MILWAUKEE – Maybe he’s not the most underrated guy on this team.
But Anthony Rizzo might be the most overlooked since Kris Bryant and Addison Russell started stealing all the headlines and fan gazing since their heralded arrivals the last few weeks.
If so, it won’t be for long at this rate.
While manager Joe Maddon shuffles rookies Bryant and Jorge Soler around the lefty-hitting All-Star first baseman, to get the most out of the Rizzo ripple effect in the lineup, Rizzo remains oblivious and just keeps producing.
His rocket-shot homer into the right-field upper deck at Miller Park Friday night opened a three-run fourth, and his one-out single in the eighth drove home a big insurance run in the Cubs’ 7-6 victory over the Brewers in a series opener the bullpen made close.
“He’s just really good right now,” manager Joe Maddon said. “I think he’s one of the top-five best at-bats in all of baseball.”
The Cubs have been talking for more than a week about when they’ll start hitting all the home runs they expect this lineup to produce this year, and maybe that day was Friday – when Dexter Fowler, Soler and Castro all added longballs on a four-homer night for the Cubs.
But whatever hitting production they get from here, Rizzo has been the understated pace-setter to get the lineup this far with enough production to help keep the Cubs above .500 five weeks into the season.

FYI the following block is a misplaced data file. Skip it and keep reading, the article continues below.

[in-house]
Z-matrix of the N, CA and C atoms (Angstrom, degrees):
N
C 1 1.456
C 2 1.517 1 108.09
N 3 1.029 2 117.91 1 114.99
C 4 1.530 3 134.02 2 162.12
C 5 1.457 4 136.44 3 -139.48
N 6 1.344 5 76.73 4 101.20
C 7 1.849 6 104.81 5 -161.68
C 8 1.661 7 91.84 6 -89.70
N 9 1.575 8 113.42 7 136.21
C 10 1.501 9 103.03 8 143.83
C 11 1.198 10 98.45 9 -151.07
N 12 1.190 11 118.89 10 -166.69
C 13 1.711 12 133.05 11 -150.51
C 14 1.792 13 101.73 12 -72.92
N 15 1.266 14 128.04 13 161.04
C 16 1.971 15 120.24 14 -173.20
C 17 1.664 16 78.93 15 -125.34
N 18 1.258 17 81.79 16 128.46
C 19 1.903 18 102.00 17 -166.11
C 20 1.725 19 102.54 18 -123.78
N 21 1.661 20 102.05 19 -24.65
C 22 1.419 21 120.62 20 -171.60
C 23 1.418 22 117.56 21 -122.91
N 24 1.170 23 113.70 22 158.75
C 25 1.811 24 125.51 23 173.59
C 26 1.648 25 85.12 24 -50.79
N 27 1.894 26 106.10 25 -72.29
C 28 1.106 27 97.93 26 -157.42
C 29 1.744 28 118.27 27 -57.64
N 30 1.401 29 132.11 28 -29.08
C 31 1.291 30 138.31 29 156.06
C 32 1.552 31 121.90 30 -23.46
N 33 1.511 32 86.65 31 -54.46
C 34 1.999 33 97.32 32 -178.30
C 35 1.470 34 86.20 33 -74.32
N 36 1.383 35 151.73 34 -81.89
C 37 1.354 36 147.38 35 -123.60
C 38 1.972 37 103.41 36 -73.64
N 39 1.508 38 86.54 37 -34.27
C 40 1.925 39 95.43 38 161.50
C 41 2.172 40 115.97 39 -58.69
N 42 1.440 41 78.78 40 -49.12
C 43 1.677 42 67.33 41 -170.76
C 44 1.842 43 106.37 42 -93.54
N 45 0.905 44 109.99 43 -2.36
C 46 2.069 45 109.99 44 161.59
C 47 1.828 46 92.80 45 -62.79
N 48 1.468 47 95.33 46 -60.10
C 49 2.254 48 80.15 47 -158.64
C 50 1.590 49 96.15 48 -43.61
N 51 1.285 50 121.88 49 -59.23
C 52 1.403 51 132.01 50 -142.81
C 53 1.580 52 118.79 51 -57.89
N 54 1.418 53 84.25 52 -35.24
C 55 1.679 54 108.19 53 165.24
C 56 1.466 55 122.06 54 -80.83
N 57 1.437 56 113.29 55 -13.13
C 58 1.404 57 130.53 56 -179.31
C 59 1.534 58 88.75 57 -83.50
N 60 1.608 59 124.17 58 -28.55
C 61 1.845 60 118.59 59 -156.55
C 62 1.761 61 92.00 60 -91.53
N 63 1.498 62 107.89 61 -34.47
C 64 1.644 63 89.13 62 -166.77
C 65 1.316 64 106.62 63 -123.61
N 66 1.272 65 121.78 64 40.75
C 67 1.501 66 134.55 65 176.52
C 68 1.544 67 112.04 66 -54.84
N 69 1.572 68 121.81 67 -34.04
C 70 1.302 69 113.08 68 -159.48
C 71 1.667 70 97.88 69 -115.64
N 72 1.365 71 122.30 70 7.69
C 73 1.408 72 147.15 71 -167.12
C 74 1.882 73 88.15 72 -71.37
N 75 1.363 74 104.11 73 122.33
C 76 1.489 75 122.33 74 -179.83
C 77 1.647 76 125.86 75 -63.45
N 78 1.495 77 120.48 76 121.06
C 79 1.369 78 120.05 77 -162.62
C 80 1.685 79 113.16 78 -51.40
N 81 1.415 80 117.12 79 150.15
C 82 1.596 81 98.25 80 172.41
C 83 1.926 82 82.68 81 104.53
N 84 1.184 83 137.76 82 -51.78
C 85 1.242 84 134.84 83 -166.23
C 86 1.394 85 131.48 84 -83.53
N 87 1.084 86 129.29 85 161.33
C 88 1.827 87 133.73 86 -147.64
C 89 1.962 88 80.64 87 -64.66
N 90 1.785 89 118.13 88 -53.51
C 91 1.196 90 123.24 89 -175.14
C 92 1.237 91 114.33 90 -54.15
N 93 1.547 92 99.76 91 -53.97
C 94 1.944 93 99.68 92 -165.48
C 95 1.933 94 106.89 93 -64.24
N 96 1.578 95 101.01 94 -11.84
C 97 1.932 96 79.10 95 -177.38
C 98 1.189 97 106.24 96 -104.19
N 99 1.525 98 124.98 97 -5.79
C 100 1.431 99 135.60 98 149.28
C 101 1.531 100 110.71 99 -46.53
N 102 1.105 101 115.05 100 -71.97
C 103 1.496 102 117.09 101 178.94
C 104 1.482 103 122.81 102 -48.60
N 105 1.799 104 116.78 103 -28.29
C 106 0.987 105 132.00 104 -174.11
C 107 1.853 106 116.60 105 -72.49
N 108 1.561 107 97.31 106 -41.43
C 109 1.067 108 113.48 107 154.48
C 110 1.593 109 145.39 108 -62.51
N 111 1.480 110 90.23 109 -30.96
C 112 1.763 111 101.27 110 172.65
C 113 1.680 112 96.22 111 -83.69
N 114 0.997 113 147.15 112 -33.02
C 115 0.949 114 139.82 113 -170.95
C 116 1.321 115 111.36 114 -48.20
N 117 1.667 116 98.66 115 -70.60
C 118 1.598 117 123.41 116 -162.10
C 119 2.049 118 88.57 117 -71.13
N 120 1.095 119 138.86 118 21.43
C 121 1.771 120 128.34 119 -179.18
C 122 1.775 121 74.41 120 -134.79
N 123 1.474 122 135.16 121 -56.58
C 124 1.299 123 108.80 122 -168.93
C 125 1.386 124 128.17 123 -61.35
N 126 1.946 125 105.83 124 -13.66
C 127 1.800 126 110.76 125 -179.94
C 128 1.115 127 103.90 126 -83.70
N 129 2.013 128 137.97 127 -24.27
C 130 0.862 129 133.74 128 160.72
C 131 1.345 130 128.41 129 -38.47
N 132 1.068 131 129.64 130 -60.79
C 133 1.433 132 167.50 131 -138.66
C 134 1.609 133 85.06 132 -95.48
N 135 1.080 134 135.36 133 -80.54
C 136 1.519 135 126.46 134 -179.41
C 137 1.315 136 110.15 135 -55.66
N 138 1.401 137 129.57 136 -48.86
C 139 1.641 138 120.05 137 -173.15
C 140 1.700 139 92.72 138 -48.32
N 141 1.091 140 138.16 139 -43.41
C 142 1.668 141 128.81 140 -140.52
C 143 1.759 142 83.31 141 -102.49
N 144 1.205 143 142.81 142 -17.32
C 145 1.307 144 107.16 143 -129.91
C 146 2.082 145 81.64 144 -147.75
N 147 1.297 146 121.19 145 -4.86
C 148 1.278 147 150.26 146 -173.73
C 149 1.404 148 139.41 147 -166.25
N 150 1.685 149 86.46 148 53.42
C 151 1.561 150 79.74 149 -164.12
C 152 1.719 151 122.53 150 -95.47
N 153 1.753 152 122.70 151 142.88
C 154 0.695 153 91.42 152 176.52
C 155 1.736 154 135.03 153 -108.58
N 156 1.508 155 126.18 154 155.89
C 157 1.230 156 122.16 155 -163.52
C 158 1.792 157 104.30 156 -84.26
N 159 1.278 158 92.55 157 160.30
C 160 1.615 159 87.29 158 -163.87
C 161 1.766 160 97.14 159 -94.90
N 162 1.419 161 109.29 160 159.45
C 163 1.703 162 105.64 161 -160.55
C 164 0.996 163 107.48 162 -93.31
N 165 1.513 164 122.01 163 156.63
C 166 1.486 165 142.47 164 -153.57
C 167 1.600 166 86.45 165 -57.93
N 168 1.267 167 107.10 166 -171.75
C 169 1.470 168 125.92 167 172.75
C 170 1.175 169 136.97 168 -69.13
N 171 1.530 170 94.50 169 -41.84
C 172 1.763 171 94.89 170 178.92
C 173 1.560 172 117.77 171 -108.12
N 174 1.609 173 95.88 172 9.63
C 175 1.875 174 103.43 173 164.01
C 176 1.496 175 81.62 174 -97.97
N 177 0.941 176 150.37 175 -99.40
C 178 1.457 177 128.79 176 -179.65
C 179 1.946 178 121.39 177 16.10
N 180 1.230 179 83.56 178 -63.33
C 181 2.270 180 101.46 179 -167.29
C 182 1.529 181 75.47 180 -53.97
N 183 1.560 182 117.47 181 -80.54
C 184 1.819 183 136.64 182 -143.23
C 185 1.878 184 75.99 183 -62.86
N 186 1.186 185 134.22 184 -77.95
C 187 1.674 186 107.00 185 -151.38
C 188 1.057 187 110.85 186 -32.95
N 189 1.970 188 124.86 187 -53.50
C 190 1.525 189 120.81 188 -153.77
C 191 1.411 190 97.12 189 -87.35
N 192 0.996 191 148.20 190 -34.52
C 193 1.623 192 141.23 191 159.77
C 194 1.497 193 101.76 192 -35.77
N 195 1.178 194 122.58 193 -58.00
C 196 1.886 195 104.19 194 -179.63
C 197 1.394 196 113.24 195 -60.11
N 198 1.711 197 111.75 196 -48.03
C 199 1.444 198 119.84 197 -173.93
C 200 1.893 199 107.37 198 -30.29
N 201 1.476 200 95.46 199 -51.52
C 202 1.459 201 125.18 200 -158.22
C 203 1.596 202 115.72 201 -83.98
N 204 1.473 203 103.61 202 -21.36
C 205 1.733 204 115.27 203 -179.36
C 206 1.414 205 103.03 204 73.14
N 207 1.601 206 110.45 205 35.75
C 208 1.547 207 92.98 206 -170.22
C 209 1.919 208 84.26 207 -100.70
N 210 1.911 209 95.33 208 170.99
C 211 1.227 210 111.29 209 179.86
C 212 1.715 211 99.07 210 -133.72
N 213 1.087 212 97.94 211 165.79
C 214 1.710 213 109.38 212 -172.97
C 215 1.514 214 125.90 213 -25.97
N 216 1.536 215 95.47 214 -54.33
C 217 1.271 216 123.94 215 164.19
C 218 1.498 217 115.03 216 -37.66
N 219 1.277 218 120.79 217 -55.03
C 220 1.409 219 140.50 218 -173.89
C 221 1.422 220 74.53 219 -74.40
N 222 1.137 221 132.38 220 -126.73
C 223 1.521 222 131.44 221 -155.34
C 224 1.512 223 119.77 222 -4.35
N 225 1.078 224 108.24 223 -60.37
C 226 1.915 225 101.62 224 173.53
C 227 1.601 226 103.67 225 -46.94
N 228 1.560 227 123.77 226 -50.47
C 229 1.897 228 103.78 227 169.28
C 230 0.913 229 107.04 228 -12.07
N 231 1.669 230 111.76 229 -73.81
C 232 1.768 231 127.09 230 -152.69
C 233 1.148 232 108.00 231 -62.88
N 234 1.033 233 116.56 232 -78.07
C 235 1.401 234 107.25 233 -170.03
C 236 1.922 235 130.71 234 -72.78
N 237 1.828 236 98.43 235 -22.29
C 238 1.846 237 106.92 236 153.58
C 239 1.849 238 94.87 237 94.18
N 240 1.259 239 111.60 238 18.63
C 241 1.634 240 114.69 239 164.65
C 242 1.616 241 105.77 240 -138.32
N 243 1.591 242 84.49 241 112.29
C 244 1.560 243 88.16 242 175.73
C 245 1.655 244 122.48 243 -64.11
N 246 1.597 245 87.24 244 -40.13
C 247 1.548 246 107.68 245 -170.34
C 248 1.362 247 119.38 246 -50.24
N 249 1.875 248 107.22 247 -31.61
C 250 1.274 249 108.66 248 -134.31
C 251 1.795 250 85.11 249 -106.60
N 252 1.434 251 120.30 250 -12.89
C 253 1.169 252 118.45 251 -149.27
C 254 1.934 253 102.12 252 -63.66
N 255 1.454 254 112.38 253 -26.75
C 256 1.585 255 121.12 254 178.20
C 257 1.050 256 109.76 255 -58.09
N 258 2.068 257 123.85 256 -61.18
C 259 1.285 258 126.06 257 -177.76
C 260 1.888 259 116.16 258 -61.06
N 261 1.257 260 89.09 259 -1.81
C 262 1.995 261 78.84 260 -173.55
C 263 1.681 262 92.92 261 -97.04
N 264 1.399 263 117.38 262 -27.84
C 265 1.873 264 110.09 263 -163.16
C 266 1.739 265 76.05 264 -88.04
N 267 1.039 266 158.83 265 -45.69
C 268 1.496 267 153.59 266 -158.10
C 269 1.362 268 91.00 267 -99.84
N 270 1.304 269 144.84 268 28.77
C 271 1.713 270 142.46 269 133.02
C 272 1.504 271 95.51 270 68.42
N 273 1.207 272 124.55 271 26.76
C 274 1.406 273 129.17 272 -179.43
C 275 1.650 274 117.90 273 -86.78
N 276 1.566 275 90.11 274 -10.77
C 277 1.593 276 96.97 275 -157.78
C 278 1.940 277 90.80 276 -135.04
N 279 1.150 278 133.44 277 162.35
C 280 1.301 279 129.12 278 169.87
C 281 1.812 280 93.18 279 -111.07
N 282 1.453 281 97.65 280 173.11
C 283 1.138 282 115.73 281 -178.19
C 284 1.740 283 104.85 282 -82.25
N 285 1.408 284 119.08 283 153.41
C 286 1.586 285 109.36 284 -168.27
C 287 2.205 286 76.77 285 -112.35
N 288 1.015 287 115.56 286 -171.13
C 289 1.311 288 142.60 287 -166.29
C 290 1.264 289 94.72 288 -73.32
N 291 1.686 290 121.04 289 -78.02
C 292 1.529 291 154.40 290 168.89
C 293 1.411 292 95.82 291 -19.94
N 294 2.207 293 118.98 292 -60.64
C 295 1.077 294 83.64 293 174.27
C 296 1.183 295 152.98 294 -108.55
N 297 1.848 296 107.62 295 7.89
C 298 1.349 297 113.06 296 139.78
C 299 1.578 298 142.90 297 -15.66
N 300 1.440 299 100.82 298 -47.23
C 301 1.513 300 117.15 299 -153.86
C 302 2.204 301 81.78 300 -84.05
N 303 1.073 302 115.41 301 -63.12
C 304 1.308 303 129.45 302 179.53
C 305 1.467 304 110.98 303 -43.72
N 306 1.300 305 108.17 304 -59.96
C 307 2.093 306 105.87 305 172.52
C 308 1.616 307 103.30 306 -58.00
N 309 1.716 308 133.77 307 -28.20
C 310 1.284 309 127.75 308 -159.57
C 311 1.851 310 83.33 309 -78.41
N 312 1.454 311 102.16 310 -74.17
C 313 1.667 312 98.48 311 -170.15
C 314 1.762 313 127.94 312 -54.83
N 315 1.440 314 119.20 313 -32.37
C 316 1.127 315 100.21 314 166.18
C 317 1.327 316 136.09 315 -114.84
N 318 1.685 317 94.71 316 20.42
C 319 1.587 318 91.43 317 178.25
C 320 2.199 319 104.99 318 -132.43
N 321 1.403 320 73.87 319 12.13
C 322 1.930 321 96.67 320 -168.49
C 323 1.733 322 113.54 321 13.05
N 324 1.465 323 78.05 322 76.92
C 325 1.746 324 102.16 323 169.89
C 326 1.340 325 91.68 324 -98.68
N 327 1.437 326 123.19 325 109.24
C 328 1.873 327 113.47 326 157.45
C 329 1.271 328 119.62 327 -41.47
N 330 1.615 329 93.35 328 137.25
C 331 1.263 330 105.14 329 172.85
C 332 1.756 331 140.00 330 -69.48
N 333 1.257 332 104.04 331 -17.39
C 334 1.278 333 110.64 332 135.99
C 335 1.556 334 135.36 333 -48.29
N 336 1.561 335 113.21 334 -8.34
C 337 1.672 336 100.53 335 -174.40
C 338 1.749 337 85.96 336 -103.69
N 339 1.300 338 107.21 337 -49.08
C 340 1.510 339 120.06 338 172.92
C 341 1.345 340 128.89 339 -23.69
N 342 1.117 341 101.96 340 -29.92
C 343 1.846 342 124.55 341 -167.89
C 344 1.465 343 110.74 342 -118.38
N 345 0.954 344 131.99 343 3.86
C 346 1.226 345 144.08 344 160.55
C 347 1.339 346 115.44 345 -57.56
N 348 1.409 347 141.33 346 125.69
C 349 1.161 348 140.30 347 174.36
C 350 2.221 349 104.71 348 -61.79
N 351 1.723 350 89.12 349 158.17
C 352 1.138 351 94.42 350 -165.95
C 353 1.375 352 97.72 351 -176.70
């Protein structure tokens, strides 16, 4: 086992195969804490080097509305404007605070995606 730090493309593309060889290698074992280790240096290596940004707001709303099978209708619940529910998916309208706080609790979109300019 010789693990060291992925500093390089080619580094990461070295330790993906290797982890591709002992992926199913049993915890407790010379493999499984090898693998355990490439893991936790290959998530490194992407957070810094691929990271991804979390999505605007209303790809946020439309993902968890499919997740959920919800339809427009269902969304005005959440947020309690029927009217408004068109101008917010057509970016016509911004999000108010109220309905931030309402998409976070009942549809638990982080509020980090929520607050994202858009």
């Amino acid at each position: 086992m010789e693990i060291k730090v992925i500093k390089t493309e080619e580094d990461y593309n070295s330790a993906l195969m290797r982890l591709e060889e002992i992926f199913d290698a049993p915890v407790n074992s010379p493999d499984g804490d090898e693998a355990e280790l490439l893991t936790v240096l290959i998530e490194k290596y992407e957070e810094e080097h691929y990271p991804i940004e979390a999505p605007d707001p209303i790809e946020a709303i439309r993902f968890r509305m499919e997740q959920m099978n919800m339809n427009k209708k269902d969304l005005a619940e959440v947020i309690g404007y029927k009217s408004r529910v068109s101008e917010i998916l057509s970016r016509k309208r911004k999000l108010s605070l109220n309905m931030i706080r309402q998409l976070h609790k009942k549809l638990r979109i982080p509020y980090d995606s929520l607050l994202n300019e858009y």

Five games into a seven-game road trip through St. Louis and Milwaukee, he’s 8-for-22 (.364) with three homers, two doubles and six RBIs.
“At-bat per at-bat this guy is engaged in every pitch. Every pitch,” Maddon said. “He doesn’t give anything away at any time. He’s one of the few major league players that has a legitimate two-strike approach, something I’ve always preached in the past [as a hitting coach]. It’s hard to get guys to do it, but he has a legitimate two-strike plan, which is really beautiful to watch.
“He concedes, he doesn’t try to do too much, he makes adjustments, and that’s why he’s good at it.”
Rizzo has reached base at least twice in four of the five games during the trip, and entered play Friday ranked third in the National League with a .458 on-base percentage and ninth in slugging (.568).
But don’t ask him what he’s doing at the plate, how much is an extension of last year or the fact that he’s seeing fewer strikes this year than anyone else in the league.
“I honestly have no idea, and I’m not going to look into it,” He said. “It’s just baseball. I don’t want to think too much into it.
“People are going to write good things now, and obviously I just want to keep playing.”